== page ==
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18 November 2010

Mom's DNA explains foetal abnormalities in miscarriage

When looking for genetic causes of a miscarriage, parental karyotyping might provide a clue even when the foetal tissue appears normal, researchers say.

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When looking for genetic causes of a miscarriage, parental karyotyping might provide a clue even when the foetal tissue appears normal, researchers say.

Their suggestion is based on a single case, reported in Fertility and Sterility. The foetal tissue had a normal karyotype, but the mother's karyotype was abnormal. A second look at the foetal chromosomes - this time using fluorescence in situ hybridisation (FISH) to look for the known translocation segments - showed the same abnormality.

The researchers believe this one example is an indication that many more foetal genetic disorders can be found using this method, which could help pinpoint the cause of miscarriage and save costs on further testing.

Subtle kinds of abnormalities

"There are subtle kinds of abnormalities in foetal chromosomes that aren't detectable with standard karyotyping procedures," said lead author Dr Lawrence Grunfeld of the Mount Sinai School of Medicine in New York City. "But without doing the parental karyotyping, you wouldn't know to go back and look for those."

Dr Grunfeld believes that the number of miscarriages linked to genetic disorders - estimated by one study to be 80% of miscarriages - is actually much higher than what's currently assumed.

By finding these cases, he says "we won't wind up doing tests that can be very expensive and potentially dangerous for patients," such as testing for blood clots and prescribing blood thinners.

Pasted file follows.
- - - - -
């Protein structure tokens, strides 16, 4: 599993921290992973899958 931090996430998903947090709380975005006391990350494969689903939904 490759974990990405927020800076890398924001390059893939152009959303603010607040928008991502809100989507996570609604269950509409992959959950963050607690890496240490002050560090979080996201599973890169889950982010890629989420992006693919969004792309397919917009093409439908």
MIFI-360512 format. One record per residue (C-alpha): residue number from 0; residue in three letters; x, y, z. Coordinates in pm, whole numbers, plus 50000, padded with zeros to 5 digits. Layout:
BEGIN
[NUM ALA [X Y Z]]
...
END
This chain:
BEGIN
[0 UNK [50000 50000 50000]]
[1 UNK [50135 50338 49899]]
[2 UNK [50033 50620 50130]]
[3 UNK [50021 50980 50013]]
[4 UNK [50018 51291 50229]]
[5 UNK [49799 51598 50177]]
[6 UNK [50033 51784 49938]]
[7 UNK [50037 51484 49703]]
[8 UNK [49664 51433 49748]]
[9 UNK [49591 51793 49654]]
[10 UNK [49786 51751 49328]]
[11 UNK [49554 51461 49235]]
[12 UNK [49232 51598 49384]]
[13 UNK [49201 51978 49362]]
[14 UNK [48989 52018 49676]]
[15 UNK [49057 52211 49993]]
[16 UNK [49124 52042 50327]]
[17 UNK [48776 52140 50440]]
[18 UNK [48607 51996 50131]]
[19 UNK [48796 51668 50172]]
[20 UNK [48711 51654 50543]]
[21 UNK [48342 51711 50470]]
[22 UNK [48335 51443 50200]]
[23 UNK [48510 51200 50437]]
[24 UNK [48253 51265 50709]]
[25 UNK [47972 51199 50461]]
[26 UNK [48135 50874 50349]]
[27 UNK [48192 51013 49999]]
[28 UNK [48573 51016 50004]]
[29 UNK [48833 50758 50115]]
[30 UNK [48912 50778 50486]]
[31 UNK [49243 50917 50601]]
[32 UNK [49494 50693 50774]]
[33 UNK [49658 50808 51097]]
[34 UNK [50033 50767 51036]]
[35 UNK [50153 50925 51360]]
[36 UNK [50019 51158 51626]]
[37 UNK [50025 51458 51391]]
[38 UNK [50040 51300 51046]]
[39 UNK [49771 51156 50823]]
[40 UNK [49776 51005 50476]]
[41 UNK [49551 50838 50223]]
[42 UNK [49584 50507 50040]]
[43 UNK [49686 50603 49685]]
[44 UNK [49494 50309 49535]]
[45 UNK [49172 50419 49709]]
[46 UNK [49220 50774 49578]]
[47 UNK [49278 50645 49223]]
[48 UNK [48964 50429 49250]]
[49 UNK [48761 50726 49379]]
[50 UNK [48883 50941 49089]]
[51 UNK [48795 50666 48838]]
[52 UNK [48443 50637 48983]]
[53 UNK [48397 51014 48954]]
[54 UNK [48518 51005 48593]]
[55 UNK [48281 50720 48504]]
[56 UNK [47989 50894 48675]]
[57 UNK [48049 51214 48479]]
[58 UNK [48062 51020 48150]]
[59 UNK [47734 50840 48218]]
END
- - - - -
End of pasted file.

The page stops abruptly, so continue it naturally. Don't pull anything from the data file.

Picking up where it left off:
Fixing the problem

But fixing the problem of inefficient fetal karyotyping may not be that simple, said Dr William Hogge, who practices obstetrics and clinical genetics at the University of Pittsburgh Medical Centre.

The first issue, he said, is that there is no evidence that the abnormality seen in the case report - a fragment of chromosome 10 was found on chromosome 8 - caused the miscarriage.

"The abnormality might have been so small that it didn't have an effect on the miscarriage," said Dr Hogge, who was not involved with the study. "What would make this case stronger is if the patient was to have another loss and they found the same thing."

He added that many other factors could have influenced the miscarriage in this particular case - the woman, 32 years old, received ovulation induction and intrauterine inseminations, and the miscarriage was her second.

Genetic abnormalities rare

Additionally, according to Dr Hogge, subtle genetic abnormalities are so rare that it might not be worthwhile to increase the amount of testing.

"The number of abnormalities we find would certainly be higher if we do more karyotyping on the parents. But the question is whether or not it's higher enough to be cost-effective," he said. "I'm not sure it is."

Instead of doing more tests on parental chromosomes, he suggests doctors and researchers should be looking more at new technologies currently being developed, such as micro-array assays.

"This study makes a strong case for a different technology to do this. But it doesn't discuss the newer technologies that would do away with the traditional karyotyping. With micro-array technology we could detect the more common abnormalities, like trisomies, or the subtle rearrangements like the one seen here." (Reuters Health/ November 2010)

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